ACTNews, DEPOK - "People say, if we really want to make a repentance, we truly have to start everything all over again," Rizqi (37) said. Four years ago, her husband was a manager at a bank. He quitted his job to avoid usury. They had to mortgage their house and move to a rented house in Pengasinan, Depok.
Rizqi’s family had to face yet another difficulty as her husband was laid off from her new job in food industry. The turnover of their honey business has also been decreasing. As the price of honey soars, the sales were decreasing.
"We had nothing left. In the end, all of the money that we used as the capital of our honey business was used up. Once, we had no rice to eat, but we were standing strong. At that time, we really had no idea how to get food for our family," Rizqi narrated.
In order to survive, this family did whatever it takes. They sold pieces of furniture to fulfill basic needs, pay for their children’s education, and to pay for her father-in-law’s medical treatment. They sold their water dispensers, chairs, even pots.
Rizqi tells her story of the difficulties that she faced during the pandemic. (ACTNews / Akbar)
“There was a friend who was kind enough to buy our merchandise although she might not really need it. At that time, I saw no way out. We were all in difficult situations, but we tried to avoid taking loans not only because we don’t want to deal with interest-based transactions but also because I may not be able to repay the debts,” explained Rizqi.
The peak of their tribulations was when Rizqi gave birth to her fourth child in mid-2020. Rizky was grateful that she and her baby are healthy. But she was also worried about how to meet her baby’s needs.
"May Allah forgive me for complaining. I truly believe that Allah has written the sustenance of all my children. They don’t work, and we live in a rented house. We really had no assets, but I believe in Allah’s assistance. I may not know when it will come, but the important thing for me is just to pray,” Rizqi said through tears.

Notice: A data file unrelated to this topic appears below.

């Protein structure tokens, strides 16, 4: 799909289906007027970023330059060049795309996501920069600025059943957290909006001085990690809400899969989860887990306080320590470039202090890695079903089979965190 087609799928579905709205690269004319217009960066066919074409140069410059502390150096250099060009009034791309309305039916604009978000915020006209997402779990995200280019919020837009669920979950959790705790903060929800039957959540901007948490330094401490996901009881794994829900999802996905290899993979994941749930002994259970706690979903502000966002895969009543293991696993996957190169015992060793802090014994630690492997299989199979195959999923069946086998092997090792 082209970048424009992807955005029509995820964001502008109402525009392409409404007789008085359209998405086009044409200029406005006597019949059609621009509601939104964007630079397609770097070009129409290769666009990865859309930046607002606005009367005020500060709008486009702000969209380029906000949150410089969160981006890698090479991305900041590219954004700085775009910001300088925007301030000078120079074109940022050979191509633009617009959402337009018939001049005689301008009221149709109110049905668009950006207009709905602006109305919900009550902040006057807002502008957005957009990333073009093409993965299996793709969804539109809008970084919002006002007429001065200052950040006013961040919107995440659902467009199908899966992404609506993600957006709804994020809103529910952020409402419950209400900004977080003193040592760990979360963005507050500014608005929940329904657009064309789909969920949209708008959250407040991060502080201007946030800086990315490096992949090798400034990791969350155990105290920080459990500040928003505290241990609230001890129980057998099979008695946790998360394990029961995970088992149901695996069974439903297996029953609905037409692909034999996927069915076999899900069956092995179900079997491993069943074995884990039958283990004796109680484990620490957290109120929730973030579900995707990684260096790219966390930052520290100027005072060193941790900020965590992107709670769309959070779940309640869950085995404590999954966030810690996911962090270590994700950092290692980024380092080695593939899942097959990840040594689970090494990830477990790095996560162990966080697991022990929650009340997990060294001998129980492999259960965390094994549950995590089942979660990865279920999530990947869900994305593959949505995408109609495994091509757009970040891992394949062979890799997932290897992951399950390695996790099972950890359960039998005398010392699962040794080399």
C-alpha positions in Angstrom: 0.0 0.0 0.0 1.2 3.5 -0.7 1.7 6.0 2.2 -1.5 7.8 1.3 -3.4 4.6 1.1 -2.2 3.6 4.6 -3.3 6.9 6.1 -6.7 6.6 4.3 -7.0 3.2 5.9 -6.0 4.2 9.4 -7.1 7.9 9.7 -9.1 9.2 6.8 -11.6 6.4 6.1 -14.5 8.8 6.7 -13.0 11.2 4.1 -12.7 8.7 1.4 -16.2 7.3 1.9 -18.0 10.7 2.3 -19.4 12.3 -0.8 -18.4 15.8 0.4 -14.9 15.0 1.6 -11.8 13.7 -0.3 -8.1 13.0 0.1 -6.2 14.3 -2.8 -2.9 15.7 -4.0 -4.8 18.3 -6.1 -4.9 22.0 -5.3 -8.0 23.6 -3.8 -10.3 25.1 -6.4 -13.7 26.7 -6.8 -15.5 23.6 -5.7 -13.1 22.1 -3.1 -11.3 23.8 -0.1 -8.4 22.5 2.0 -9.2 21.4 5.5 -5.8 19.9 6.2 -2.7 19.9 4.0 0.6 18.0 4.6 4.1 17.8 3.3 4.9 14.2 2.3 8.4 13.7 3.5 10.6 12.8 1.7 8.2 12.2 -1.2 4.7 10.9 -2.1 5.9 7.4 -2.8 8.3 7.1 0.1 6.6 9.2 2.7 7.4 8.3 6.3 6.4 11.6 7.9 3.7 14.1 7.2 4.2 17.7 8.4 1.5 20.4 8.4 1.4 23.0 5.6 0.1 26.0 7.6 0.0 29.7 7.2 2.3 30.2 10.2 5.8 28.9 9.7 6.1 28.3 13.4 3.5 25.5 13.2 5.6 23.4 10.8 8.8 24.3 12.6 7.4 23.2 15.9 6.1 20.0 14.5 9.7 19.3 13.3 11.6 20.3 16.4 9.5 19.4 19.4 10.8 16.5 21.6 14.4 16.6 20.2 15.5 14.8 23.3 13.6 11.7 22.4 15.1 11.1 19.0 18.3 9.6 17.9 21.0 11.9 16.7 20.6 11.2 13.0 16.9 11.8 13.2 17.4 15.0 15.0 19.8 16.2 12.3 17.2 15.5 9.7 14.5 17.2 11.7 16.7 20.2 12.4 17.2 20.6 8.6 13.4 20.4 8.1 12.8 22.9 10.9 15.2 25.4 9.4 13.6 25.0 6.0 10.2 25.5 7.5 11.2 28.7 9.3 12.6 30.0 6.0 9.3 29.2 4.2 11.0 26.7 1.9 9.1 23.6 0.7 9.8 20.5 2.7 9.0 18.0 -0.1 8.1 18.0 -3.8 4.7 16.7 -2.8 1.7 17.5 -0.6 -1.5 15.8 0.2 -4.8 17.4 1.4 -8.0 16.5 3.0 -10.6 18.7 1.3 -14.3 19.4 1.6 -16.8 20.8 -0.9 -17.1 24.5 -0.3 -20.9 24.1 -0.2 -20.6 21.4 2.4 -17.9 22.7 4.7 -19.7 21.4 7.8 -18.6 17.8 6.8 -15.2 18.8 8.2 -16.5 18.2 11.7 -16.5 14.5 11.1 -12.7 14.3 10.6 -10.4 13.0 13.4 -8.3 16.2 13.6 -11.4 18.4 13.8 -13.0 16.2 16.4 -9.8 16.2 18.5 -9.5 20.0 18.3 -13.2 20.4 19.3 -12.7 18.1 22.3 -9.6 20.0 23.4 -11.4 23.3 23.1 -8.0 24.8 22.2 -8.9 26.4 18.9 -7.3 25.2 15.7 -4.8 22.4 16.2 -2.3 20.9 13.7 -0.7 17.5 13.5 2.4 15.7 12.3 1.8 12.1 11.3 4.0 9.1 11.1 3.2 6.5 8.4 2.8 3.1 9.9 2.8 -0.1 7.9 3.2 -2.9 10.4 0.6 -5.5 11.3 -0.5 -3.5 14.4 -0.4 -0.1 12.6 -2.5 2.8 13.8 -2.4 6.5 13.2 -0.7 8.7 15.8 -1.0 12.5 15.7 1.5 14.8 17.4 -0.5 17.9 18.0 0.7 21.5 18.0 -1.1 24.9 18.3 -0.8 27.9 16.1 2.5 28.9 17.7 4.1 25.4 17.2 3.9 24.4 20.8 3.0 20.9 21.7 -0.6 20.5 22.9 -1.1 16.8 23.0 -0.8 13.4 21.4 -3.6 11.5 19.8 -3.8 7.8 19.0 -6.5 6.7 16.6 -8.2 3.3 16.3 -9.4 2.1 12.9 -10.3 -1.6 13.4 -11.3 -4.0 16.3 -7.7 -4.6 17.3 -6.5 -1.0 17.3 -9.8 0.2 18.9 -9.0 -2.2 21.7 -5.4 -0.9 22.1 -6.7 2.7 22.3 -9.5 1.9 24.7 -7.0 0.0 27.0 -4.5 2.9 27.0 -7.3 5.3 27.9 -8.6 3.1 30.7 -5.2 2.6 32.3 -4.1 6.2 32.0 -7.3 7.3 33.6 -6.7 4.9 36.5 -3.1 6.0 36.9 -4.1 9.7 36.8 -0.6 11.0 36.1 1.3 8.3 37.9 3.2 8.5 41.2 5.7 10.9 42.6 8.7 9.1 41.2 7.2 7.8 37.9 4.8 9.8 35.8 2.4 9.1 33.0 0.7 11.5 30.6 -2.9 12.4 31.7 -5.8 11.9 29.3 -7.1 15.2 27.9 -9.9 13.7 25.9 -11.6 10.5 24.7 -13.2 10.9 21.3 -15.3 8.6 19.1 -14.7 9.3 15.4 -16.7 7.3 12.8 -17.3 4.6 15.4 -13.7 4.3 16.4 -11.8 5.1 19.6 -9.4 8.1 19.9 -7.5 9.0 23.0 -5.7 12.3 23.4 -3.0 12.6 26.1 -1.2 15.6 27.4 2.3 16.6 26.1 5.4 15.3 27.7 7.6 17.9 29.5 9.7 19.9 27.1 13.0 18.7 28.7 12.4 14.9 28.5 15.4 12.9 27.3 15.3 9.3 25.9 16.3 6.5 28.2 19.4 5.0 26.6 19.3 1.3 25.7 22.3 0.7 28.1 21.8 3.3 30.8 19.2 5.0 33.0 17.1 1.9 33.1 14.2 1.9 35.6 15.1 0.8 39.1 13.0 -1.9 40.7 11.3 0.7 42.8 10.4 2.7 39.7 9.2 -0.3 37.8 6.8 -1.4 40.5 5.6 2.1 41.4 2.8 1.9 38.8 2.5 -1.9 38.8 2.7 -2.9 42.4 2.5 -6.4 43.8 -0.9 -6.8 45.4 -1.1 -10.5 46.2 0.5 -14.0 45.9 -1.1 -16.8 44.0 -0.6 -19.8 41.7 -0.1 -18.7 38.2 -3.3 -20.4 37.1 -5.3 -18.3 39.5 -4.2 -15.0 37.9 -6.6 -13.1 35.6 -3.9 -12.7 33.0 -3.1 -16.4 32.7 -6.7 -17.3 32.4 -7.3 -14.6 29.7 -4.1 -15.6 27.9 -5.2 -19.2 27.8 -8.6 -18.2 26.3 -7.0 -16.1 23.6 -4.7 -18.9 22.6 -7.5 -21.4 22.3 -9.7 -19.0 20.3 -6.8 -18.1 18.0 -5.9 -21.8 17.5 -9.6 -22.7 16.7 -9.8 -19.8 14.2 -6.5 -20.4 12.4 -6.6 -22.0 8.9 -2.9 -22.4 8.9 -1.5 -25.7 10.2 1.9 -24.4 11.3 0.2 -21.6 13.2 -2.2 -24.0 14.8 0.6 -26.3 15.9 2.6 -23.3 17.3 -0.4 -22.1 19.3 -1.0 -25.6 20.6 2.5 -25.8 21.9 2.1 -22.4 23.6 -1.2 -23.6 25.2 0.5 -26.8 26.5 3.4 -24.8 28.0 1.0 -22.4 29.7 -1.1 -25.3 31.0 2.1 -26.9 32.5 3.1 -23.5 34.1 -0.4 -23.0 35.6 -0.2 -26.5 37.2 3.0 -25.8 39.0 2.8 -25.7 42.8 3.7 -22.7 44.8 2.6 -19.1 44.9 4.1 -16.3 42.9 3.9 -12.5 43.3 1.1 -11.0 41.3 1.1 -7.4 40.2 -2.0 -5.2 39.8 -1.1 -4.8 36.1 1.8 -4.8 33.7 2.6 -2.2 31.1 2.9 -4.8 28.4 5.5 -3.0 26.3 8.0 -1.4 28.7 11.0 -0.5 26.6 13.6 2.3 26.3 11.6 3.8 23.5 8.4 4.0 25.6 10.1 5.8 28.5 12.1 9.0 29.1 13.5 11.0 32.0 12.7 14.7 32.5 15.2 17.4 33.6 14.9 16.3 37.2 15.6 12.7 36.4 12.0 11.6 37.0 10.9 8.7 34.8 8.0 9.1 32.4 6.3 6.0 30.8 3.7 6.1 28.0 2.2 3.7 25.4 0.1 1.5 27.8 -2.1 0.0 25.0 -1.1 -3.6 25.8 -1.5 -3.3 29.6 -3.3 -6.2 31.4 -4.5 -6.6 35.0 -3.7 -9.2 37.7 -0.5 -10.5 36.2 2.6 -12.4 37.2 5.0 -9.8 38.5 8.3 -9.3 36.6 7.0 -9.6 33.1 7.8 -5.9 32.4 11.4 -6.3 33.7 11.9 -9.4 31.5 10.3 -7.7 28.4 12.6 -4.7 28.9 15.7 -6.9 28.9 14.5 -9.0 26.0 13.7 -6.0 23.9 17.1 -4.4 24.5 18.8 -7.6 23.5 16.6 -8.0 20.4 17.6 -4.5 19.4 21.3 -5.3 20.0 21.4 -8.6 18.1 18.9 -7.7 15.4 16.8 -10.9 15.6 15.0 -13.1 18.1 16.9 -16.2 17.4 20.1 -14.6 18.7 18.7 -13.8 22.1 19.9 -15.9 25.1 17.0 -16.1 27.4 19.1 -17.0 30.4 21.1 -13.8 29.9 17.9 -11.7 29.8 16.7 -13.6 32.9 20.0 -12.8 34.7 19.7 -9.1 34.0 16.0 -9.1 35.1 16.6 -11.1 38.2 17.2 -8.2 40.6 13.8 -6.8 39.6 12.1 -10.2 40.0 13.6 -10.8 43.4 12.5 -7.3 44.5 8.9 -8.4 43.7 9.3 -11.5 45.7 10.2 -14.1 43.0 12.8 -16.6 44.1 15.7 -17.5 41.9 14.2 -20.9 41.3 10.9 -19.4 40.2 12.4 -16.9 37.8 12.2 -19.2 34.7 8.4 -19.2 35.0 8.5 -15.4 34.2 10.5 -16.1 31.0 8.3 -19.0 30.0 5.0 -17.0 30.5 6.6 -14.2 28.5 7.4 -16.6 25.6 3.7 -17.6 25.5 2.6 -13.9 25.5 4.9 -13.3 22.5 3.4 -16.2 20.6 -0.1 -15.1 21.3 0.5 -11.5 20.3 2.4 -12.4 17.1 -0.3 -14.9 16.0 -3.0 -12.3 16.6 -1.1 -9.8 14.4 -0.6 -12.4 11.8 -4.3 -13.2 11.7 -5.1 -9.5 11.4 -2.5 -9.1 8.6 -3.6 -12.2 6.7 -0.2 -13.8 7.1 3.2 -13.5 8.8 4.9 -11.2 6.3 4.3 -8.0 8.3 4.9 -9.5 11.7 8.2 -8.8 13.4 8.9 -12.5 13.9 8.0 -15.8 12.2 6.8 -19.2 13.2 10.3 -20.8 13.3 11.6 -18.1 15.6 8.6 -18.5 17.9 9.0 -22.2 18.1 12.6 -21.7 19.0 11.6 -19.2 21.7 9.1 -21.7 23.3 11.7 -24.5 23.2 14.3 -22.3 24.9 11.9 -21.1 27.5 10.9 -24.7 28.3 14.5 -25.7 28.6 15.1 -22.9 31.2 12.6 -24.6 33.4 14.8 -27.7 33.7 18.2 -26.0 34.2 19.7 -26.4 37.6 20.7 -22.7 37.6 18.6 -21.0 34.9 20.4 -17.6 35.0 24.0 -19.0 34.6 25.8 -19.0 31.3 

Dapur Si Mbah
Several months ago, Rizqi and her mother Nunu (69), commonly called Mbah (“Granny”), were given some recipes from their neighbor. Mbah, who really likes cooking, then sells the dishes she makes to her neighbors through a WhatsApp group. They name their business Dapur Si Mbah (Si Mbah's Kitchen). At first, their business did not run smoothly.
"Once, we sold nothing from the capital of IDR 300,000," said Nunu. They did not stop. Their new business has been running for three months, earning them It is proven that now they also have many customers in the group with their favorite menu of pineapple chicken and rendang. Running for 3 months, now the business can generate a net income of IDR 100,000 per production.
Their honey business has also been running again. But they haven’t been able to manage the capital efficiently. “The money that we use for the capital of our honey business comes from the net profit of our food business. When people order our honey, we often tell them that the honey will be available the next day,” said Rizqi.
The honey that Rizqi and her husband sell when still in stock. (ACTNews)
Her husband helps deliver the honey and dishes that they make while working as a freelancer. He is still searching for a new job. He doesn’t want to work in a bank again despite offers from various banking institutions.
In the end, Rizqi heard about Global Wakaf – ACT’s Waqf for Business Capital program from an Islamic preacher who is also a member of her WhatsApp group. The business capital assistance will be handed over on Friday (1/8/2021). "We hope that Global Wakaf – ACT can help us with interest-free business capital. We really hope to develop our businesses," hoped Rizqi.